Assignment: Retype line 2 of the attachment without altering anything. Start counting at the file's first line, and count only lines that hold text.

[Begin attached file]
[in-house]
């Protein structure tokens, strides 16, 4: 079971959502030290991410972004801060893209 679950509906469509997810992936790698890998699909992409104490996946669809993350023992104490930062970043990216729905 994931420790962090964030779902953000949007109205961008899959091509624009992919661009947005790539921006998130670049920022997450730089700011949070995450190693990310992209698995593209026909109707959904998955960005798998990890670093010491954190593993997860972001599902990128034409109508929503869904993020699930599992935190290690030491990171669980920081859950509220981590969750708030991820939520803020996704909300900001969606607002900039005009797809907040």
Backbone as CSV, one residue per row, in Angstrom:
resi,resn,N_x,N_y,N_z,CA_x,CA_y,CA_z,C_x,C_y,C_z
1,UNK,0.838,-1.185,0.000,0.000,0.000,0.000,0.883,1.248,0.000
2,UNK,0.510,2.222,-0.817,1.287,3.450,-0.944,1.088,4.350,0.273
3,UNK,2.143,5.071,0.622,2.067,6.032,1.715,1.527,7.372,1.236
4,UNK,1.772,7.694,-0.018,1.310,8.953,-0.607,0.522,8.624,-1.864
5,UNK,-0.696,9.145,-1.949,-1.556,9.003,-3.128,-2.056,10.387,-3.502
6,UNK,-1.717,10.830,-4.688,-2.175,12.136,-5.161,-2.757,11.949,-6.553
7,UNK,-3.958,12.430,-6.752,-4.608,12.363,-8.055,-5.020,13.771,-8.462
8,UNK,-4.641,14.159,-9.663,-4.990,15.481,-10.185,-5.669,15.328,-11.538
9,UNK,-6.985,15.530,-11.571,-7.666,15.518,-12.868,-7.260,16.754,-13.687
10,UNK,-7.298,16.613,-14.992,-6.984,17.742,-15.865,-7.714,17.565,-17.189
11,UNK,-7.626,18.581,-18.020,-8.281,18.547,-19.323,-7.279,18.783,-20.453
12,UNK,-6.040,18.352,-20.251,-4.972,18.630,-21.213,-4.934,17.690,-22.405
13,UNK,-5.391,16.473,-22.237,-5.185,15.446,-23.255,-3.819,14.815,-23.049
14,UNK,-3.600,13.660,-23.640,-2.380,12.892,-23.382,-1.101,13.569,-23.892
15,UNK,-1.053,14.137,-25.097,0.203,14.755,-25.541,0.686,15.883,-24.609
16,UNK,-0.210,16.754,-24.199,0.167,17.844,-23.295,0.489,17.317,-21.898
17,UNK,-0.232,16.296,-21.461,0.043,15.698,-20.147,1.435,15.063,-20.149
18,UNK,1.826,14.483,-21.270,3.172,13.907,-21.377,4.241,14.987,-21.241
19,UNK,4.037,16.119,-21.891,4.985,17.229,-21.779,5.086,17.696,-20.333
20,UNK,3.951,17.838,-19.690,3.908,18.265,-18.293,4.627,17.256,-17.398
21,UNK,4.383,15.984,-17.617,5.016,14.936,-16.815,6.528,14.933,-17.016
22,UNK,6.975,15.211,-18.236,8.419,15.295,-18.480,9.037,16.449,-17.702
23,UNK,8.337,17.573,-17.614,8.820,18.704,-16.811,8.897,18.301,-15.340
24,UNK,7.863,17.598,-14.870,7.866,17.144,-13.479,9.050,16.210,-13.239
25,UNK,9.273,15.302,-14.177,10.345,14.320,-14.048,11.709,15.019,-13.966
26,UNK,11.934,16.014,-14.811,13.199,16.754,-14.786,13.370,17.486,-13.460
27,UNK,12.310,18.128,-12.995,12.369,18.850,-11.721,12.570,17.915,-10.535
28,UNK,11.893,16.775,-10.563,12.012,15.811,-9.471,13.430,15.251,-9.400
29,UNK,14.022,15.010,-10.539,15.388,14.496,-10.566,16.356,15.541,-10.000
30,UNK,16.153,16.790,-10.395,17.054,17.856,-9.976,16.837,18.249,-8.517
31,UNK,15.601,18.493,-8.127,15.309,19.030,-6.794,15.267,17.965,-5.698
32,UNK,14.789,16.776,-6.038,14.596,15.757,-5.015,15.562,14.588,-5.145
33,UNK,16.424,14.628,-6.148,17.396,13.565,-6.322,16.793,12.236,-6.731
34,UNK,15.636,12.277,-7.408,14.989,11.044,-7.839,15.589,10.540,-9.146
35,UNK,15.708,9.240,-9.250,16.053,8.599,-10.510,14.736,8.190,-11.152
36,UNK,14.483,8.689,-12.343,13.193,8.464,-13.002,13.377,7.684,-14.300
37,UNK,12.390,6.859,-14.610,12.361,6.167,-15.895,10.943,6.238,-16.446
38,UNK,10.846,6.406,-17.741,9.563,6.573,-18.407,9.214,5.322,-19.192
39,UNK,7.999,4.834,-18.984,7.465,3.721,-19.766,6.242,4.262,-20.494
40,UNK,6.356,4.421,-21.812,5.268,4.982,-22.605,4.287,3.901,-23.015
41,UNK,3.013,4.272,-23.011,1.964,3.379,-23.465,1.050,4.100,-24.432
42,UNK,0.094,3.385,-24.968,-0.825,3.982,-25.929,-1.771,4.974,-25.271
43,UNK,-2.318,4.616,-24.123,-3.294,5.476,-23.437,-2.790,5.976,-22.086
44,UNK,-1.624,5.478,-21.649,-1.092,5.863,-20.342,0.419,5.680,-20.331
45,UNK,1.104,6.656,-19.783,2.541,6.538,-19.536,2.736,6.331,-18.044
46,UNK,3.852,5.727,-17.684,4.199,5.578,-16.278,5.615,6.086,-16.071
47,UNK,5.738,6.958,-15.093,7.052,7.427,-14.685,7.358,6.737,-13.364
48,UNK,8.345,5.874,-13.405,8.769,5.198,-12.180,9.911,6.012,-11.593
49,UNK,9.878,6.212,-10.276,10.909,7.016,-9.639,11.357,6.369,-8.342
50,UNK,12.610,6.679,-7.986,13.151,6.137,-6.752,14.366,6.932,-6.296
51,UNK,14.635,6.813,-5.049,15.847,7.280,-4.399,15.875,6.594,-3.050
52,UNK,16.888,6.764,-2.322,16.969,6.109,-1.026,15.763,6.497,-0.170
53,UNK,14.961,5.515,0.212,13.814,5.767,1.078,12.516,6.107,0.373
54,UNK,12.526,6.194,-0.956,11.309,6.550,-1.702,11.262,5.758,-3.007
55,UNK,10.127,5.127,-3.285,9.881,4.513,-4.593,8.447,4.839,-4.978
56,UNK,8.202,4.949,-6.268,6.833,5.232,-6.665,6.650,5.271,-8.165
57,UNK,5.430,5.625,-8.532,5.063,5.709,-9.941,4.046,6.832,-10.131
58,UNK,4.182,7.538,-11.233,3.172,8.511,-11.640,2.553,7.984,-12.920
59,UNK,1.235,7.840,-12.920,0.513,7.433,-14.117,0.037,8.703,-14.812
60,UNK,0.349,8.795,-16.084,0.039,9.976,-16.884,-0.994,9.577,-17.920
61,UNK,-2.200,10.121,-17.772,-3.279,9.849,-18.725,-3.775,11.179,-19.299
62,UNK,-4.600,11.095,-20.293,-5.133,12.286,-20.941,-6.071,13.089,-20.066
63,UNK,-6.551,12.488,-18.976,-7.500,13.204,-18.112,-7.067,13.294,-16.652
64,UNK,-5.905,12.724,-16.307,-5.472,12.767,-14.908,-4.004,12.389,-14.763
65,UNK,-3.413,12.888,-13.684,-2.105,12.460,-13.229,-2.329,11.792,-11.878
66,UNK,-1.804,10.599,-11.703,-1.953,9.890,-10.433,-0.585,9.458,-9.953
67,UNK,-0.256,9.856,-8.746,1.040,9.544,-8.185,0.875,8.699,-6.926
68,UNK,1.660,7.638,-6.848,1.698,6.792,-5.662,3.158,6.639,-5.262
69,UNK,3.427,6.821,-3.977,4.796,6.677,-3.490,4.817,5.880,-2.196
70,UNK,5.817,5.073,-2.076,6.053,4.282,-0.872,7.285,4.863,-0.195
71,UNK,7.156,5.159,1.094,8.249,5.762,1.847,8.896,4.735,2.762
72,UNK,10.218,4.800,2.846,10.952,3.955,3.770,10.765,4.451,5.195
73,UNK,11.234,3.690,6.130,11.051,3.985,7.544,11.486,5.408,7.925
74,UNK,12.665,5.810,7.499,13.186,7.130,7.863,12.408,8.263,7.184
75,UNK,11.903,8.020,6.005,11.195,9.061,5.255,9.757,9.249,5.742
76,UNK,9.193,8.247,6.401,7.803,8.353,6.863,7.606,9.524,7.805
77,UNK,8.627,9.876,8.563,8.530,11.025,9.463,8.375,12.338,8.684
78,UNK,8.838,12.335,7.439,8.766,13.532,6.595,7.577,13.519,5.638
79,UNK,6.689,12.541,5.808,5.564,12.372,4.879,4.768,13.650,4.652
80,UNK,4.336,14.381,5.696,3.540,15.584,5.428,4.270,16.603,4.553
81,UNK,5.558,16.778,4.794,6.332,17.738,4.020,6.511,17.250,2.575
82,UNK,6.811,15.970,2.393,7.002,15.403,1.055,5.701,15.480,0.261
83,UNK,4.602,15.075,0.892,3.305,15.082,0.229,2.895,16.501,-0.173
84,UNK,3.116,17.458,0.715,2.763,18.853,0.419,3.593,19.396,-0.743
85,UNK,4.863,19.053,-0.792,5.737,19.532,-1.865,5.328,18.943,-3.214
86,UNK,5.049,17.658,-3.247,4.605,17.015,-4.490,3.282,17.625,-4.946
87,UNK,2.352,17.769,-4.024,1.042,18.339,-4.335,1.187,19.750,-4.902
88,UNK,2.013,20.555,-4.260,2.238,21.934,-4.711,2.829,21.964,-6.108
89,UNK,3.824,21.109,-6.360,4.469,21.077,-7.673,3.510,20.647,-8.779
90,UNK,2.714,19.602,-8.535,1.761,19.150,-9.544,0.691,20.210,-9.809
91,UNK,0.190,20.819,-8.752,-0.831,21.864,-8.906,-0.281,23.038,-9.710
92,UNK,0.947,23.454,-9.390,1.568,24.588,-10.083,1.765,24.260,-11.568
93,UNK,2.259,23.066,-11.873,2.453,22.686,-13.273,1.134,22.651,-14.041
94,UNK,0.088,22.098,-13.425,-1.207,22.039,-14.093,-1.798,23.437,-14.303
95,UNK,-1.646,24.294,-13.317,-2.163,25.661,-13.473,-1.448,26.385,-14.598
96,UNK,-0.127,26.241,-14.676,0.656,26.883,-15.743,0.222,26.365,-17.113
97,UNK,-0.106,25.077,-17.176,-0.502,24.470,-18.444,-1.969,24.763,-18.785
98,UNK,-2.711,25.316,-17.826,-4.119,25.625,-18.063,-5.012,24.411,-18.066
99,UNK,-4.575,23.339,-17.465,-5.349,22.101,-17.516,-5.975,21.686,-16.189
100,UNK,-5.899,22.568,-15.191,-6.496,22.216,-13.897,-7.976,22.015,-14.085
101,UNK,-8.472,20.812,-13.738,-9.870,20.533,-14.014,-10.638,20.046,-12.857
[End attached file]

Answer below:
């Protein structure tokens, strides 16, 4: 079971959502030290991410972004801060893209 679950509906469509997810992936790698890998699909992409104490996946669809993350023992104490930062970043990216729905 994931420790962090964030779902953000949007109205961008899959091509624009992919661009947005790539921006998130670049920022997450730089700011949070995450190693990310992209698995593209026909109707959904998955960005798998990890670093010491954190593993997860972001599902990128034409109508929503869904993020699930599992935190290690030491990171669980920081859950509220981590969750708030991820939520803020996704909300900001969606607002900039005009797809907040």